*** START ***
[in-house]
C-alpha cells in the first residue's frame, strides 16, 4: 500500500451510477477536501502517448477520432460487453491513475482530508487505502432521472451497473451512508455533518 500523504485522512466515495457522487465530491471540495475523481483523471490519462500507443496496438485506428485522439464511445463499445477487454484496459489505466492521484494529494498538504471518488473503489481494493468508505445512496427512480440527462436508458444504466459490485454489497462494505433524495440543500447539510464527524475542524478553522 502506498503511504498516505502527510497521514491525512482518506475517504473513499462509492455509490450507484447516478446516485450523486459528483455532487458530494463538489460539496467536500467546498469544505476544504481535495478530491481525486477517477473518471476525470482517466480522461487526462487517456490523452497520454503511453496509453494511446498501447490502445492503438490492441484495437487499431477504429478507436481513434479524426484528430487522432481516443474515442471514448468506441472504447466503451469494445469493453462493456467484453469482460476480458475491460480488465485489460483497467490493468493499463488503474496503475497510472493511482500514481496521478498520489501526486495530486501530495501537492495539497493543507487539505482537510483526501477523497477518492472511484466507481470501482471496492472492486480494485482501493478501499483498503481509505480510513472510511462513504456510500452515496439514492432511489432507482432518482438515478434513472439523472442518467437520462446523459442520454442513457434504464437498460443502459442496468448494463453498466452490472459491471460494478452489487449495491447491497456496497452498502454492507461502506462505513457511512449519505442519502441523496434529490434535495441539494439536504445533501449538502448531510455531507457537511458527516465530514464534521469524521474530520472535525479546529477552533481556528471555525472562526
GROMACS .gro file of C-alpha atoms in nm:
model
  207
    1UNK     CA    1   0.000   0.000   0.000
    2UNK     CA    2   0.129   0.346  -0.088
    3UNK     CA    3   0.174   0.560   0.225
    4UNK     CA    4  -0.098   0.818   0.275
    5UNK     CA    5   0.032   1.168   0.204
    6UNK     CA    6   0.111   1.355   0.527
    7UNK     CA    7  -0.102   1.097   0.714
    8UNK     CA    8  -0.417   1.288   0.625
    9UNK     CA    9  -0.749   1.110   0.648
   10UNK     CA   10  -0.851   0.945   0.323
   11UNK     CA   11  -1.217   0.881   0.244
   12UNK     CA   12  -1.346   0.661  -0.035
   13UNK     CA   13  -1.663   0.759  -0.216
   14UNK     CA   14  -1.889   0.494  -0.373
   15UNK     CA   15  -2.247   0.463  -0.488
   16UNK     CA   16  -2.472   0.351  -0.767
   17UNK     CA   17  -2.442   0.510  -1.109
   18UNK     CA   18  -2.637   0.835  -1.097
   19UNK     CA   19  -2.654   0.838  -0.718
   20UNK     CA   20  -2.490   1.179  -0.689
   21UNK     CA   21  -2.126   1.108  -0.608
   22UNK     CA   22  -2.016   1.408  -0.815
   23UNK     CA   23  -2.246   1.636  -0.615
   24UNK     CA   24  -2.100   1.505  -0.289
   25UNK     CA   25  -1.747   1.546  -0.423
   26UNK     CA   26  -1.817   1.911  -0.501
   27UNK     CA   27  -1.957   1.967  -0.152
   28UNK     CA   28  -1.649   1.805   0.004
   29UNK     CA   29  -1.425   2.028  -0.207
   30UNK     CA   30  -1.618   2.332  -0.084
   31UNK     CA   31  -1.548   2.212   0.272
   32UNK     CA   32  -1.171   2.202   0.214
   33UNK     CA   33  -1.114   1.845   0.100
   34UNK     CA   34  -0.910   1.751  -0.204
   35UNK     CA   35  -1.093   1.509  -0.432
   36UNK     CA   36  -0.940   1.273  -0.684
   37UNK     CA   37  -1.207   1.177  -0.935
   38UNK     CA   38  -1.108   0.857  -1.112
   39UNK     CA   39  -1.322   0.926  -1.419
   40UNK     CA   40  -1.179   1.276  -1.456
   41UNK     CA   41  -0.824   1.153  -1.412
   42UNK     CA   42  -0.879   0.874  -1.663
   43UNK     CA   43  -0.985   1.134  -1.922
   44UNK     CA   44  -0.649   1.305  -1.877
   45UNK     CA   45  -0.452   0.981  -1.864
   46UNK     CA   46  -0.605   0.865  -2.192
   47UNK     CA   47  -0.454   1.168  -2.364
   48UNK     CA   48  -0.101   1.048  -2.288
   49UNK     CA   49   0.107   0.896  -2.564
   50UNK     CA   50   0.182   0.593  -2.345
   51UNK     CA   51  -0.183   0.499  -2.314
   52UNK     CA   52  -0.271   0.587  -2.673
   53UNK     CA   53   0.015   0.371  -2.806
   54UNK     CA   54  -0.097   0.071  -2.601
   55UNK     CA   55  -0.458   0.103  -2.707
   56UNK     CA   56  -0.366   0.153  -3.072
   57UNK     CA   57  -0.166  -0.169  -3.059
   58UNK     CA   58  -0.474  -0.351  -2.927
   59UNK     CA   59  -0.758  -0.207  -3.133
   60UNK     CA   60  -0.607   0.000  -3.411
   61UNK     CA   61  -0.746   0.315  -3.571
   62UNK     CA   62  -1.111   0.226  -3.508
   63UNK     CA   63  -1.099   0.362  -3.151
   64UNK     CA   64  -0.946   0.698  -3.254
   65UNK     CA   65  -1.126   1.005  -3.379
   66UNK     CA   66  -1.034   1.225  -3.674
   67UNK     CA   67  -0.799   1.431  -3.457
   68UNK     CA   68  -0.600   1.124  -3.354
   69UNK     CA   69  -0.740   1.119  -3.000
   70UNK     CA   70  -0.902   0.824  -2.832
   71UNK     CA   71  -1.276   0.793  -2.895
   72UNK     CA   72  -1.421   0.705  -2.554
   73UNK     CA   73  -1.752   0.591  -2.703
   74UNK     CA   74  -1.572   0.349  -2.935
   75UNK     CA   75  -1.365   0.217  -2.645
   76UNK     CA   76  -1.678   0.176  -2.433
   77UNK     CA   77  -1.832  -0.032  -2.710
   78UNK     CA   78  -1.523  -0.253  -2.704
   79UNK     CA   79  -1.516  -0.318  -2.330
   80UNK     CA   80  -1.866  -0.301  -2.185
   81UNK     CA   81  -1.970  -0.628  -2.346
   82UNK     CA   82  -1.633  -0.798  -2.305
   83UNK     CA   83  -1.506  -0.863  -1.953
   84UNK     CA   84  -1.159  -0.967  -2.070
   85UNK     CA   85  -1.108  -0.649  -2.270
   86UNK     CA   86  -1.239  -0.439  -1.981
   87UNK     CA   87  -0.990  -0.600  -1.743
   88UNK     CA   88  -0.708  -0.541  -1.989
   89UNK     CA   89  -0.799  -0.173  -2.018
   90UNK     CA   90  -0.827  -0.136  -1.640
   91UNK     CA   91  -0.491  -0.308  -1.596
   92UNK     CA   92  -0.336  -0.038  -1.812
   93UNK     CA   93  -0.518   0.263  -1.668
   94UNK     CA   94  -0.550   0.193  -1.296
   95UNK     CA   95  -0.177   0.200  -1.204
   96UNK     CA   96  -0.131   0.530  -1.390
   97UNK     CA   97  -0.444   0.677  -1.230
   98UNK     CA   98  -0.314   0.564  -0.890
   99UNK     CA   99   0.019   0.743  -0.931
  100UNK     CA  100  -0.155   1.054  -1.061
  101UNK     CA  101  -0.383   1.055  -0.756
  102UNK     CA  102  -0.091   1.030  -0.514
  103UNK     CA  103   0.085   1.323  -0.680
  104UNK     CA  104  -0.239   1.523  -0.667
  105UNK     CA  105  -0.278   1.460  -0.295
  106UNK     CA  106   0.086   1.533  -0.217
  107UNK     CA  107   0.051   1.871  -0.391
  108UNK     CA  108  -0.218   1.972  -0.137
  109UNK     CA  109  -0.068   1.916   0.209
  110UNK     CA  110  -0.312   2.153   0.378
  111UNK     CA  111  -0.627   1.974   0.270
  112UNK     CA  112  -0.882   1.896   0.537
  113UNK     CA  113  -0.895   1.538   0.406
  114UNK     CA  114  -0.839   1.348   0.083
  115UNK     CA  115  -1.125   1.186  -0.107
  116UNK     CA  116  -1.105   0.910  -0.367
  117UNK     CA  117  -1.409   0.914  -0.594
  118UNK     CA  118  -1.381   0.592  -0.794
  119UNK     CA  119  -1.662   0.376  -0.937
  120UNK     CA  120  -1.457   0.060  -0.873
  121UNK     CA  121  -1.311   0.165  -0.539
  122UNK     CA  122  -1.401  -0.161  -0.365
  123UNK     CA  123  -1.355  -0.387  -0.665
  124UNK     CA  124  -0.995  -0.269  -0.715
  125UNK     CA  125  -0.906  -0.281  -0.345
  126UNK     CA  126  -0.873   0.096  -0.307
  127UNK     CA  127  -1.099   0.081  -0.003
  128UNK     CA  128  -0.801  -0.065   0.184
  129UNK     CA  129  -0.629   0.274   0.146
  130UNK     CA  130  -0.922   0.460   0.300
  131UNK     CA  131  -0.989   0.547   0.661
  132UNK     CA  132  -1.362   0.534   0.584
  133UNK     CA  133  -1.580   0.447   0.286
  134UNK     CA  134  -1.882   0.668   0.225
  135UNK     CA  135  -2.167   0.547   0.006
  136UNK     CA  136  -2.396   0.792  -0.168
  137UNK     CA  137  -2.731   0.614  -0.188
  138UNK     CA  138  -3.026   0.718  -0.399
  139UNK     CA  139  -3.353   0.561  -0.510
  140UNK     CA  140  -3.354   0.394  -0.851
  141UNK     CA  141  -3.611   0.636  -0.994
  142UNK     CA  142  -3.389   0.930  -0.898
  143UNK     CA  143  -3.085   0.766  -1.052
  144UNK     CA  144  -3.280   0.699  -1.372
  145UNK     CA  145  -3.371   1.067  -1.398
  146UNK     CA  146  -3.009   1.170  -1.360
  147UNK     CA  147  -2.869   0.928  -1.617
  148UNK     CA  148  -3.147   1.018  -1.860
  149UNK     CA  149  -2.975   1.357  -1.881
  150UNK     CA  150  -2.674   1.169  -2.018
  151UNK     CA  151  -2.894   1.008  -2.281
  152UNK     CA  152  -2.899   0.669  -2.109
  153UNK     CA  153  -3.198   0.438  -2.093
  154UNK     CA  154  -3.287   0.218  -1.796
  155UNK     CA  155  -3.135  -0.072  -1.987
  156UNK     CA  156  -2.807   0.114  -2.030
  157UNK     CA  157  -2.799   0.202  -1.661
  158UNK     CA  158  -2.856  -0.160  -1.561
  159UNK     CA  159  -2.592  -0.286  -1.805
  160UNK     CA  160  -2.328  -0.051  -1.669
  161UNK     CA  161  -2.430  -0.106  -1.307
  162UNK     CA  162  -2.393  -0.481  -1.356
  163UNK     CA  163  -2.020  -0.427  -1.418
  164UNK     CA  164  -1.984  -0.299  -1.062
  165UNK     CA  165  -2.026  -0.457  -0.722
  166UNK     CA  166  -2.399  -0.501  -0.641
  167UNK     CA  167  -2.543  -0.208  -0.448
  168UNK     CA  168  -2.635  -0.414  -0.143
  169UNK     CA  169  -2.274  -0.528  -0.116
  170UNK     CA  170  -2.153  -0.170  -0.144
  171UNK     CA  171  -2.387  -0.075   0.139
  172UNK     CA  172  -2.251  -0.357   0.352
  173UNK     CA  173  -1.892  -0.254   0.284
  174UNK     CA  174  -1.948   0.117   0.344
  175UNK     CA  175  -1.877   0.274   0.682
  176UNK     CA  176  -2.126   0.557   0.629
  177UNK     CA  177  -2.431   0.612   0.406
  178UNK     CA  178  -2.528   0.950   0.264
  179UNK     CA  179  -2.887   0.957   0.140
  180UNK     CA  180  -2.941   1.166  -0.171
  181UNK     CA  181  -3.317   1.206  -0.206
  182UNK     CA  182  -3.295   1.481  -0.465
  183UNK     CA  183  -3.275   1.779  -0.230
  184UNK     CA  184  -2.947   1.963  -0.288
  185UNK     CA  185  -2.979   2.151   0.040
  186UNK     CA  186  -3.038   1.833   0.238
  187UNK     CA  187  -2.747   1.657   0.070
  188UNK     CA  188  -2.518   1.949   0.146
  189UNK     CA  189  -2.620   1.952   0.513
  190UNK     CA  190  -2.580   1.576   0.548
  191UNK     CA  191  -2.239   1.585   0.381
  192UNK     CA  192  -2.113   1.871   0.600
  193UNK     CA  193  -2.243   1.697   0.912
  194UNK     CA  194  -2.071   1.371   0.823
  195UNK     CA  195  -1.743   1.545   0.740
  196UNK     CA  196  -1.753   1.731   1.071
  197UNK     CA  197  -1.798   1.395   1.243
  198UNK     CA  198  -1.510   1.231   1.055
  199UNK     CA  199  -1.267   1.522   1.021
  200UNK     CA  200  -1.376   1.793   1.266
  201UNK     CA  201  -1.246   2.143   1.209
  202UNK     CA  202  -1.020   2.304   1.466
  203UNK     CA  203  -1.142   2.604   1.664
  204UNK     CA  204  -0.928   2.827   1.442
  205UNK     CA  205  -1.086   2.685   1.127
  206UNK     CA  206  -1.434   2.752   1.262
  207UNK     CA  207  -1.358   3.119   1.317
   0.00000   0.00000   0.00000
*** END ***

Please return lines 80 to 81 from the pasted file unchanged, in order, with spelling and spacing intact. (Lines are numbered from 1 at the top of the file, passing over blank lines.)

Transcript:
   75UNK     CA   75  -1.365   0.217  -2.645
   76UNK     CA   76  -1.678   0.176  -2.433